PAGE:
devise classifications for these approaches
(e.g. Tones. 1981, 1986; Beattie, 1982,
1991). Five classifications for such
approaches can be identified {Table 1).
Research studies (Johnston, 1988; Latter
et al, 1992; Mackintosh, 1993) have confirmed that the majority of nurses persist
with the behavioural change approach.
Gott and O'Brien (1990) place responsibility for this situation on individualistic ideologies and limited health promotion
programmes and policies for health in
nursing which emphasise frameworks of
individualistic action at the expense of collective nursing philosophies.

British Journal of Nursing, 1995. Vol 4, No 21

Critics of the behavioural change model


point out that it assumes that lay people
believe the 'experts' know best. The model
imposes medical values on the individual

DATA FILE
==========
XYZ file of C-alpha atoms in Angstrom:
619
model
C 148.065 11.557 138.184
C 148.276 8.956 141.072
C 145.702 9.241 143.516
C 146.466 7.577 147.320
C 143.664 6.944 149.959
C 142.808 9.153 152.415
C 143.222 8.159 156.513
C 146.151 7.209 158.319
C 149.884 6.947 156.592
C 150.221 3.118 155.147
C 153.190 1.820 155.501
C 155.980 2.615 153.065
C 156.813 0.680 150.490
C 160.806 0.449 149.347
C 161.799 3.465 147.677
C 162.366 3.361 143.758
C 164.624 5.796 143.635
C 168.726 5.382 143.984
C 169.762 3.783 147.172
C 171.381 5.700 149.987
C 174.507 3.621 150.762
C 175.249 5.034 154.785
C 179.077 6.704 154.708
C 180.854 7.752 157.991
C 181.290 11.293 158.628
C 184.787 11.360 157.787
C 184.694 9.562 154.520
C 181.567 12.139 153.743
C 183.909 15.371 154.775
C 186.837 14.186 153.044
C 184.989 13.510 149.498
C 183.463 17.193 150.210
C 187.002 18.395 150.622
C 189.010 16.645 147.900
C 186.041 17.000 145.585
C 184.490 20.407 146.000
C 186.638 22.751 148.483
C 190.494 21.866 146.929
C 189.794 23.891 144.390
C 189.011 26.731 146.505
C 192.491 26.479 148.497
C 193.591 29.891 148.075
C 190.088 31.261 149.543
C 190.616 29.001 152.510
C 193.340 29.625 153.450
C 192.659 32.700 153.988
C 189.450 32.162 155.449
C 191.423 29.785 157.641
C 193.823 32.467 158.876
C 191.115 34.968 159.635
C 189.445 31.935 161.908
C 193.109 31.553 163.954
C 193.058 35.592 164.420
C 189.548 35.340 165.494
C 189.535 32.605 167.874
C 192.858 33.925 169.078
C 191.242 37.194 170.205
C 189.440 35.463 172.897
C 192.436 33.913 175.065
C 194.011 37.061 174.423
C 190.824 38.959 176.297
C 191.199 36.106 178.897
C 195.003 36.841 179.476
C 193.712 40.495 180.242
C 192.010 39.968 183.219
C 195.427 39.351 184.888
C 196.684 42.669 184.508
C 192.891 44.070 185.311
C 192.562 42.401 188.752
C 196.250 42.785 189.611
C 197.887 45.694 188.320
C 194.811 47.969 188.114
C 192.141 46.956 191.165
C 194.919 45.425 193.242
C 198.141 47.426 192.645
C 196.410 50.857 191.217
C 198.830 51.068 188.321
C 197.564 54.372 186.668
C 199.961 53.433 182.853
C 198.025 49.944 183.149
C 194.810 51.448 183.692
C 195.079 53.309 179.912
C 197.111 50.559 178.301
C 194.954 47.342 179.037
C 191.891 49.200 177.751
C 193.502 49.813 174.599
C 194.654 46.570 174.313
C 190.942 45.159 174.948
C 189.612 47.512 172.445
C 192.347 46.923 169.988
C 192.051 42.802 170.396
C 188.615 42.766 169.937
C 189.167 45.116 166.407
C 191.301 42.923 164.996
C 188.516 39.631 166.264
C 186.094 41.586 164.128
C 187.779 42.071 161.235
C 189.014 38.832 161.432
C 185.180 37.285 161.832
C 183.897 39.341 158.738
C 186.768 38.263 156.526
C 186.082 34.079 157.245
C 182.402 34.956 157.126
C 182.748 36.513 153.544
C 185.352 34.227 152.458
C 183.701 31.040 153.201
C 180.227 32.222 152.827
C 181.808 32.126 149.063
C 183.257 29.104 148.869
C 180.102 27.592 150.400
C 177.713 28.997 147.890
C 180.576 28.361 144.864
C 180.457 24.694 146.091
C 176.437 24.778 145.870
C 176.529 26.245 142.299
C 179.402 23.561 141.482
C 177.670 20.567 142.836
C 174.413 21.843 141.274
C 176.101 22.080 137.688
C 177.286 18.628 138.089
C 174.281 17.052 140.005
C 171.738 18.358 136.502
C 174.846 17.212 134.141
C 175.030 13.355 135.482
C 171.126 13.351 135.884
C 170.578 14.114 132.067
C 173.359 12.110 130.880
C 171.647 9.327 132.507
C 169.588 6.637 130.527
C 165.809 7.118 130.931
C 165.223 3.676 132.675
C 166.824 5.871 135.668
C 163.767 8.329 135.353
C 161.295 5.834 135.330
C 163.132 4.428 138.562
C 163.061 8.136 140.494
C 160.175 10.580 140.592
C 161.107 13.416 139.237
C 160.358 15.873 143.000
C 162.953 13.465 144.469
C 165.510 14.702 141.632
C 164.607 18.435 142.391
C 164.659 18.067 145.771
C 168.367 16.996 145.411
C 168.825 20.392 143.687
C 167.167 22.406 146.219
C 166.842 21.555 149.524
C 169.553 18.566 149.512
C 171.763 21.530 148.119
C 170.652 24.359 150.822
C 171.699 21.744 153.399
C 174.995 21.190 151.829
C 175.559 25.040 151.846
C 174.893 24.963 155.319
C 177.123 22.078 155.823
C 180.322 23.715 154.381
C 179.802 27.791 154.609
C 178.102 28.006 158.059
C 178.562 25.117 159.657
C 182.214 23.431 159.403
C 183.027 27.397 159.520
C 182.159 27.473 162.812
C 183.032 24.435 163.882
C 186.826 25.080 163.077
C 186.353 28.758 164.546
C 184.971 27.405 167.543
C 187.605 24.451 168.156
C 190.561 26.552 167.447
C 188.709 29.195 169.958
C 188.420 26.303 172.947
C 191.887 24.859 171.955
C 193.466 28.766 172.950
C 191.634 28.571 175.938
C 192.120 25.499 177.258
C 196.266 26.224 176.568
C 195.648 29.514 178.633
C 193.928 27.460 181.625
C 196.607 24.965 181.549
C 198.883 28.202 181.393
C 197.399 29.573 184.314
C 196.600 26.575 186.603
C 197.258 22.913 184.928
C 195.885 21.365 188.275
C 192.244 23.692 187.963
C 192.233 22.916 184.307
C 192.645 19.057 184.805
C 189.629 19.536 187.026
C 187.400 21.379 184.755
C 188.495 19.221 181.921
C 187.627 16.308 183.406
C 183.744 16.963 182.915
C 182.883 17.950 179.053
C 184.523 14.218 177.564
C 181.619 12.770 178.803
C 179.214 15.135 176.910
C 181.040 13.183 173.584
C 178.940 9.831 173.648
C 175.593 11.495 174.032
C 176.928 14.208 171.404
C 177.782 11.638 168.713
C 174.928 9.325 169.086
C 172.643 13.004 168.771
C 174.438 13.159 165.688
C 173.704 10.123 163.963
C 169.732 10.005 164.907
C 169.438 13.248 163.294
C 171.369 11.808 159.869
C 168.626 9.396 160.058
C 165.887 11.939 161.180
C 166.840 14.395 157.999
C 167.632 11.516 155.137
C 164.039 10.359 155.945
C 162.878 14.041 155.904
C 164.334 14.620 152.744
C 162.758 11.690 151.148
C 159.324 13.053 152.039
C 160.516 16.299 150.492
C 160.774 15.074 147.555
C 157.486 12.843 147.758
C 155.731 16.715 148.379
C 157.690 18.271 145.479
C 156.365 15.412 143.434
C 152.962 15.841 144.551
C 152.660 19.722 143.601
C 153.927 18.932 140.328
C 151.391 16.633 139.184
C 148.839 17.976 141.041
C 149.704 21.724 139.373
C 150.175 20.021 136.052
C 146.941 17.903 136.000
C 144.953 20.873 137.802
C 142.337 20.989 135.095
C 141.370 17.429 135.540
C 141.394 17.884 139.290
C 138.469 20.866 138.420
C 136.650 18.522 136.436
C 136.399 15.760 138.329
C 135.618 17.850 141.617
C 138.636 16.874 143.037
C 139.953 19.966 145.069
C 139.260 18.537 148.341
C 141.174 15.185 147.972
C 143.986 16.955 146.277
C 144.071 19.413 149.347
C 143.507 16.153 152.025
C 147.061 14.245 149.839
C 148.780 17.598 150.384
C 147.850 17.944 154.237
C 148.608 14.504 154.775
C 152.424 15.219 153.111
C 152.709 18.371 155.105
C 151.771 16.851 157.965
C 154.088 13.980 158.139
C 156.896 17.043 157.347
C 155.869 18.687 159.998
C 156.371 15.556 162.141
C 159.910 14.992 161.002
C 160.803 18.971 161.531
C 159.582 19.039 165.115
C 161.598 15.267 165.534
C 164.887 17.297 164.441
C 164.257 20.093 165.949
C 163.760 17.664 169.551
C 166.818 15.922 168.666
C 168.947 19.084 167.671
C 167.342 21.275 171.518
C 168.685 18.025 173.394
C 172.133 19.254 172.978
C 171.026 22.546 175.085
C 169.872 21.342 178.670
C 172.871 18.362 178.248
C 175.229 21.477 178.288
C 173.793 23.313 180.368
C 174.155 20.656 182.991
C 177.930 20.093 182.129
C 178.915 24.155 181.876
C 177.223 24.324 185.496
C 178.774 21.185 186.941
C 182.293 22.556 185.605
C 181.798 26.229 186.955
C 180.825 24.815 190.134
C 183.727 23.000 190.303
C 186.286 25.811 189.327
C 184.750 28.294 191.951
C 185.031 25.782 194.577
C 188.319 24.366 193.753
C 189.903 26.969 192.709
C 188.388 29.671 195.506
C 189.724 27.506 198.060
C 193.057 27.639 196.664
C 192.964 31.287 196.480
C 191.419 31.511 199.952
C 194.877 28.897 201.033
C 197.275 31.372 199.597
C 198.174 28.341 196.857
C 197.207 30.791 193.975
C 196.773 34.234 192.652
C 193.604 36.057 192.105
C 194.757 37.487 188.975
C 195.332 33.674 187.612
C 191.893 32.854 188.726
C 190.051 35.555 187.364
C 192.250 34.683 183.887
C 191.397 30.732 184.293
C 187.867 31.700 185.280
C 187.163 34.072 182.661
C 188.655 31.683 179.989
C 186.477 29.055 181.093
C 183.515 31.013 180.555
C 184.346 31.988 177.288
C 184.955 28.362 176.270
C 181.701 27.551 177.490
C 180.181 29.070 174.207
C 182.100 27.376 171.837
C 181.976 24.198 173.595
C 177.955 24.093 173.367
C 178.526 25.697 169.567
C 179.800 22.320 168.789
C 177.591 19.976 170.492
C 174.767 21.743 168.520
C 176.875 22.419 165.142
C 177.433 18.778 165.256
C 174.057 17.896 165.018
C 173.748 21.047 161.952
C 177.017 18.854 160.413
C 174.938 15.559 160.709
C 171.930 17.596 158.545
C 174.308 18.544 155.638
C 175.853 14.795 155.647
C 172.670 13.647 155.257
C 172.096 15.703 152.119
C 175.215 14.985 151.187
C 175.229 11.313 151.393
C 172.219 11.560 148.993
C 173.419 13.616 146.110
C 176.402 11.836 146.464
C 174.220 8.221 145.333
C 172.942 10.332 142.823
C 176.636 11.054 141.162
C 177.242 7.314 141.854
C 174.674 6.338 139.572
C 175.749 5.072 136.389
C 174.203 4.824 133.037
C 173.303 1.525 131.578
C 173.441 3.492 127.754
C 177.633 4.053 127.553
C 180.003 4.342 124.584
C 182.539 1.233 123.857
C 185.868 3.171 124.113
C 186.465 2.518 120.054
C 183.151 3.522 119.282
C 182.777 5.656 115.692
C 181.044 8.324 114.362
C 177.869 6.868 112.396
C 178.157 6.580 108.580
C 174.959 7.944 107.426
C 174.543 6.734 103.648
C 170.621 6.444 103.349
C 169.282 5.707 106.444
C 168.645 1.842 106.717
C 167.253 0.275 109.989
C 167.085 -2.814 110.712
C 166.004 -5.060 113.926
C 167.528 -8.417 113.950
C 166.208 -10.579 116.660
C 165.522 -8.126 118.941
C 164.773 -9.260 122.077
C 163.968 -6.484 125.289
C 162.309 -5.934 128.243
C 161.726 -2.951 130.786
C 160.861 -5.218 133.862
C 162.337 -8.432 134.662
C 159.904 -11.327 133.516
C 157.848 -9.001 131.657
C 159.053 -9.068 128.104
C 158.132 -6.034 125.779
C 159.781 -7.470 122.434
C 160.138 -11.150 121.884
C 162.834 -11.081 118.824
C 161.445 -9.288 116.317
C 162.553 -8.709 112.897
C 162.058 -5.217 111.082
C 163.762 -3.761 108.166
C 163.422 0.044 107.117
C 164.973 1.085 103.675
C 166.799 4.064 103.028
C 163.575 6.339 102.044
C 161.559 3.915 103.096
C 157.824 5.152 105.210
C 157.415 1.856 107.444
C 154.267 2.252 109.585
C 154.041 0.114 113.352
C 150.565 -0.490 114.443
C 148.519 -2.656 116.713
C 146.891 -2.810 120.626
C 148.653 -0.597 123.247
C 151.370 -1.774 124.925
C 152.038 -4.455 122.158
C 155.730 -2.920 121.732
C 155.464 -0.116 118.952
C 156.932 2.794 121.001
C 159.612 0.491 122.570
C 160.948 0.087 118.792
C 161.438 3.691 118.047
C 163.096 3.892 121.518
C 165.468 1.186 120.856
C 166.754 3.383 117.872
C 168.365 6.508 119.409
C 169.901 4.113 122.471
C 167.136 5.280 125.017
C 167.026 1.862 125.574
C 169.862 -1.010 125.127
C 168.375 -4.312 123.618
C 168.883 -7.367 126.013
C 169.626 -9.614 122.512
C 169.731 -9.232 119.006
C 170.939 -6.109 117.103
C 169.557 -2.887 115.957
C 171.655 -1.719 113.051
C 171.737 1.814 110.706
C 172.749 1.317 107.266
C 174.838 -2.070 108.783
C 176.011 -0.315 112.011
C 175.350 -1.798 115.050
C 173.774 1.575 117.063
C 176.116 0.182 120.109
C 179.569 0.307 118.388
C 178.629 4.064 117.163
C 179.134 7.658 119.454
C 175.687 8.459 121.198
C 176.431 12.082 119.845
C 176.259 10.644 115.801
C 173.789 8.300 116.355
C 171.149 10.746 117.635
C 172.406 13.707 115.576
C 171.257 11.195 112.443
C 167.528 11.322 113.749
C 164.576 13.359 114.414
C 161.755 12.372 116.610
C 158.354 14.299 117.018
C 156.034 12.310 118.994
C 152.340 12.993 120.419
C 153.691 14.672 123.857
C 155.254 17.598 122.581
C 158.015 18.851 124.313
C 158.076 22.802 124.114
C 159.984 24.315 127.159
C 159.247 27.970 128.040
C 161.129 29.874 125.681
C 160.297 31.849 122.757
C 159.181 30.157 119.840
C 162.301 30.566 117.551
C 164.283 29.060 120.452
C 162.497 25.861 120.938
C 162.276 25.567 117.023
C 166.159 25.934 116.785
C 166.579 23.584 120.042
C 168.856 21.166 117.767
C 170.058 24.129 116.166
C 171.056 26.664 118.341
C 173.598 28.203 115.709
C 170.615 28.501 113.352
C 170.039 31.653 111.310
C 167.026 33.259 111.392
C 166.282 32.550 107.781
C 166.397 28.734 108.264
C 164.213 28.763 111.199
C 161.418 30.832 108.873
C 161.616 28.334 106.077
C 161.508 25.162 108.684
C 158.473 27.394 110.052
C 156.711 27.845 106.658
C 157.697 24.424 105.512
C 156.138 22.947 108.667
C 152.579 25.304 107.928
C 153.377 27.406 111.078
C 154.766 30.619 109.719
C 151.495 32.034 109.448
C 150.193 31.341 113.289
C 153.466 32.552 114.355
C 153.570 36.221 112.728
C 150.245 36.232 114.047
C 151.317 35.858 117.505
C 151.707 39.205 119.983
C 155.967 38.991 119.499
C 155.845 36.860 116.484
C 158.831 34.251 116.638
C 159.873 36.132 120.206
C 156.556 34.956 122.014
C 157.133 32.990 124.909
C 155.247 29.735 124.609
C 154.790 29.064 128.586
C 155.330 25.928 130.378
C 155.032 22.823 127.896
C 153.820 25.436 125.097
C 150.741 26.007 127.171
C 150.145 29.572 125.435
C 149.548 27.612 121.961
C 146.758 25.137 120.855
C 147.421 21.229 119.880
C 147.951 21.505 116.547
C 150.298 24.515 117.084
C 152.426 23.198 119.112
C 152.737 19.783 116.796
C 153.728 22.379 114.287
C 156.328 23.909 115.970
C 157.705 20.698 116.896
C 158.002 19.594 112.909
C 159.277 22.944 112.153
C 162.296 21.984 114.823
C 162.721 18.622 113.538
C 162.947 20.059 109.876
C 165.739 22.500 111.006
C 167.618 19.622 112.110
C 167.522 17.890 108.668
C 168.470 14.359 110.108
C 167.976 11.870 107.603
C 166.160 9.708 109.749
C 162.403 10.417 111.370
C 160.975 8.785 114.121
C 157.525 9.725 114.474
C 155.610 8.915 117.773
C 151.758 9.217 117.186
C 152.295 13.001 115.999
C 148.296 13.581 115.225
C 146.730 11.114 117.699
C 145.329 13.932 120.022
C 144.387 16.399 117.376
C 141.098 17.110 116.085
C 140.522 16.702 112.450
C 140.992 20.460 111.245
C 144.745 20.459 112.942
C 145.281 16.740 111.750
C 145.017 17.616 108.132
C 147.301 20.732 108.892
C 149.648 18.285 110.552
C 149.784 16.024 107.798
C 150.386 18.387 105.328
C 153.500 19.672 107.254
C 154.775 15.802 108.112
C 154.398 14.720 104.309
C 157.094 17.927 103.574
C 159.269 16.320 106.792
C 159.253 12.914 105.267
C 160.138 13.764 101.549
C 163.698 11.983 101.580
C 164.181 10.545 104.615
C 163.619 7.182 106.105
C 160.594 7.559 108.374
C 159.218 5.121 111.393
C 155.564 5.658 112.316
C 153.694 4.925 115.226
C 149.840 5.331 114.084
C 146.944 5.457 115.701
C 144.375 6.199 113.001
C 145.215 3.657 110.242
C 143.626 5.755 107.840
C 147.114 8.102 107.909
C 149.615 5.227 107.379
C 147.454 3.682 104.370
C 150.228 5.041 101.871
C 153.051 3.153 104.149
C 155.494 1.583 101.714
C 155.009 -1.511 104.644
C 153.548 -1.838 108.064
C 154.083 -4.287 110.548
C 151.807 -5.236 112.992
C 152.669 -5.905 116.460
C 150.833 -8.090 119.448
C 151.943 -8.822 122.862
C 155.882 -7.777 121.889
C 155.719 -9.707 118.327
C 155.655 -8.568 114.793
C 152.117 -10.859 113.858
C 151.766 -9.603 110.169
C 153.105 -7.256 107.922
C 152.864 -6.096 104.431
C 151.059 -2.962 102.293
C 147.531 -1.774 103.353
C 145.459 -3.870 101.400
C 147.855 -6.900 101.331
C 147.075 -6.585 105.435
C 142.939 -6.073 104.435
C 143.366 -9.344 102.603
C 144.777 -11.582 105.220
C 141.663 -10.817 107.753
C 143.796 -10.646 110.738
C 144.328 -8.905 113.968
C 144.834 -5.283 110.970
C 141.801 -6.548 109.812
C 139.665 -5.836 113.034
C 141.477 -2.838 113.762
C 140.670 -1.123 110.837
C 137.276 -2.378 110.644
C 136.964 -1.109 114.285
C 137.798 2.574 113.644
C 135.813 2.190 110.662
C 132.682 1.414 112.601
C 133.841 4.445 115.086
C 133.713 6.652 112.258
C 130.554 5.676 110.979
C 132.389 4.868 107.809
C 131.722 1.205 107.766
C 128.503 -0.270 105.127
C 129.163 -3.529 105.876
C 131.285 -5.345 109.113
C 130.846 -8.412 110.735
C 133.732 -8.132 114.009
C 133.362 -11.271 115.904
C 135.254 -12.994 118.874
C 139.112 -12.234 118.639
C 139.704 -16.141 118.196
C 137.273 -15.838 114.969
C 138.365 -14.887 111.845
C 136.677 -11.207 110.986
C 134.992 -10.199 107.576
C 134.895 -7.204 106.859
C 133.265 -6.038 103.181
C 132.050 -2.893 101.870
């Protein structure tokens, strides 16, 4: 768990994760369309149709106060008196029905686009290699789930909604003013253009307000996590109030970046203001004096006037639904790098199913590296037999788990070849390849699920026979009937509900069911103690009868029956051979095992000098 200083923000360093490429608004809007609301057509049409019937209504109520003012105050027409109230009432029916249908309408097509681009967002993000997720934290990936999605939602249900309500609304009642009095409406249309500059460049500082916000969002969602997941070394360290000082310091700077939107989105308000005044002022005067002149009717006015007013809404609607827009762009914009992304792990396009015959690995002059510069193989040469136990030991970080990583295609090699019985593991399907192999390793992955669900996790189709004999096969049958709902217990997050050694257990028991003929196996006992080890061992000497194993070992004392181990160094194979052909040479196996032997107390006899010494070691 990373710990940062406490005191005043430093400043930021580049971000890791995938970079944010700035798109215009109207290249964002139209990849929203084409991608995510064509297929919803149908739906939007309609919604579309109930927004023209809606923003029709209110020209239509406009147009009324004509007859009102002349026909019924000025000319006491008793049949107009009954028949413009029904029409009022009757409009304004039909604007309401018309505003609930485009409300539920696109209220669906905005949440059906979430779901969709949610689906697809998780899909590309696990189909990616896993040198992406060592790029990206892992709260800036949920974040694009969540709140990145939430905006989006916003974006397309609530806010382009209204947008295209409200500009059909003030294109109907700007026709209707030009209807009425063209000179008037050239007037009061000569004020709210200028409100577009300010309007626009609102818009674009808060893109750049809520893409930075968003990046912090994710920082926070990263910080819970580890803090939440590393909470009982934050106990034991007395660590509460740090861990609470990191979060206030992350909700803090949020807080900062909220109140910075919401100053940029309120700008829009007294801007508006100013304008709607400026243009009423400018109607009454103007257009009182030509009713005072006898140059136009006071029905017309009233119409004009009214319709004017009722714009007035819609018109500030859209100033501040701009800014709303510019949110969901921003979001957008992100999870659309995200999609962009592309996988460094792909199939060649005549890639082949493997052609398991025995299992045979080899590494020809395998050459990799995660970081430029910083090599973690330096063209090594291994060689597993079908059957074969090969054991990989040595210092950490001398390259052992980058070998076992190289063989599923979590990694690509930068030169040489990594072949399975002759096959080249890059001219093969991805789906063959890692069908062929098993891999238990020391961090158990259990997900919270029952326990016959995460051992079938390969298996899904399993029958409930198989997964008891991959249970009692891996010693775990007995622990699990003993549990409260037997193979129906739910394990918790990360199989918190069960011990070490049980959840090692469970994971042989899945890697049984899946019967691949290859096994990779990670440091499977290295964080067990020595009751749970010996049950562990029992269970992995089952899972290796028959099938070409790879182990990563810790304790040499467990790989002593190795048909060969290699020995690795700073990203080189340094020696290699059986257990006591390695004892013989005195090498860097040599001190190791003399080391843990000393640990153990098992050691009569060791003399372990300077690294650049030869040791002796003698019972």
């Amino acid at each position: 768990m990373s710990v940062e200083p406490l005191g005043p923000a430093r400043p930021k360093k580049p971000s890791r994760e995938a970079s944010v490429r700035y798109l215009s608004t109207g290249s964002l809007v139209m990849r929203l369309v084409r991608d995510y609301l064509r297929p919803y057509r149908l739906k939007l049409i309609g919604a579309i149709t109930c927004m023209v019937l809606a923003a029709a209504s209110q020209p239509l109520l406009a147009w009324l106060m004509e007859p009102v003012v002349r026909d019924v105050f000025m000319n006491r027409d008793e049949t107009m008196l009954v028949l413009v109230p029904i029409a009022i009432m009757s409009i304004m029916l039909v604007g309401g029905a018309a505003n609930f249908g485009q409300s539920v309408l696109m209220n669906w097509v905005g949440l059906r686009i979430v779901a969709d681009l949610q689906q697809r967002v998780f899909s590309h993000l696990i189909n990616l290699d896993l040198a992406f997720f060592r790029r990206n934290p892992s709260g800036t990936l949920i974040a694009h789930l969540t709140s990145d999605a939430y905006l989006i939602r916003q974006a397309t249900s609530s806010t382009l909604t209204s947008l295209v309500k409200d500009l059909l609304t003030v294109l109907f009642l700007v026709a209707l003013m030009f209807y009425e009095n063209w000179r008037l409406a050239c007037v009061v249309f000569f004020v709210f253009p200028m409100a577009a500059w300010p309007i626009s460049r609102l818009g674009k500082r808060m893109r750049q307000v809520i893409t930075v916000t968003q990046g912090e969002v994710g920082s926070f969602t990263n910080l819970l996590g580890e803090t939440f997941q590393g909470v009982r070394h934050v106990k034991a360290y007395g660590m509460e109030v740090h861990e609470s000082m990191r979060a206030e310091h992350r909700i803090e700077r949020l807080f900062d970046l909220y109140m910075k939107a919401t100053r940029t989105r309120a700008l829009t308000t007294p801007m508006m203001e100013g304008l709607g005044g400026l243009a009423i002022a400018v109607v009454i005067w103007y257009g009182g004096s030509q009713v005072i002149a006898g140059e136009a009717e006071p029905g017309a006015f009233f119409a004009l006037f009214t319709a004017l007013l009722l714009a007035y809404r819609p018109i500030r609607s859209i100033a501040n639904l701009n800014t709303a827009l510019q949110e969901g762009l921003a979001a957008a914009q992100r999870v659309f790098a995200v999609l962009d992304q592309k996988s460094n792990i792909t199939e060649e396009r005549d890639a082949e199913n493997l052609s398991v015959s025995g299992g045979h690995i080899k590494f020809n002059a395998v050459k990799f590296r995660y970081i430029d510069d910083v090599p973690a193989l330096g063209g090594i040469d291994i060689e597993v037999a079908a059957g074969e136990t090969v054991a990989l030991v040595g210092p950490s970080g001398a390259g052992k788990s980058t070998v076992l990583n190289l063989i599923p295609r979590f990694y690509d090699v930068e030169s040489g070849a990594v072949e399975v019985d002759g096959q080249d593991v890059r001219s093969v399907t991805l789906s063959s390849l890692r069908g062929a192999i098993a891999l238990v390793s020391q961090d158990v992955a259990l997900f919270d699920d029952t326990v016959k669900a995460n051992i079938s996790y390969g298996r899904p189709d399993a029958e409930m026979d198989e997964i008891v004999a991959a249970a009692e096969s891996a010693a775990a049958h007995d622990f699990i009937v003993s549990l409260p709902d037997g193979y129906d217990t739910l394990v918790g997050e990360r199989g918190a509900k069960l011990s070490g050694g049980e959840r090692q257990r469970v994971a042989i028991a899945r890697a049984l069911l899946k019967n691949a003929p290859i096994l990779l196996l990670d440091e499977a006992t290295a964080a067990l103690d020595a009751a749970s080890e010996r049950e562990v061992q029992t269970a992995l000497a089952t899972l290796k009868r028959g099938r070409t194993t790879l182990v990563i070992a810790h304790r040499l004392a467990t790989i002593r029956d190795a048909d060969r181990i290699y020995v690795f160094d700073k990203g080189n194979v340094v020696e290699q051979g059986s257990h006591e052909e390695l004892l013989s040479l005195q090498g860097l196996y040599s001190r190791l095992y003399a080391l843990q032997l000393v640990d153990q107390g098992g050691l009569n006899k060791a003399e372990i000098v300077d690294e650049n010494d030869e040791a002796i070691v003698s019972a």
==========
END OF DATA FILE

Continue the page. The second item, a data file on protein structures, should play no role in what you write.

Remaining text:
and may also impose feelings of guilt if the
client chooses nor to follow the regime.
Moreover, in terms of a violation of
respect for the individual's autonomy,
there are ethical objections to its assumption that professionals have the right
to decide what constitutes 'healthy
behaviour'.
Both the behavioural change and educational approaches embrace the existential
belief that;
'People are born free and create
themselves by means of their decisions
and choices' (Jacob, 1994).
Individuals are perceived as free to choose
a course of action and are therefore considered responsible for their health. This
individualistic concept of health has been
strongly criticized as it fails to take adequate account of the social and economic
determinants of ill-health and healthrelated behaviour outside an individual's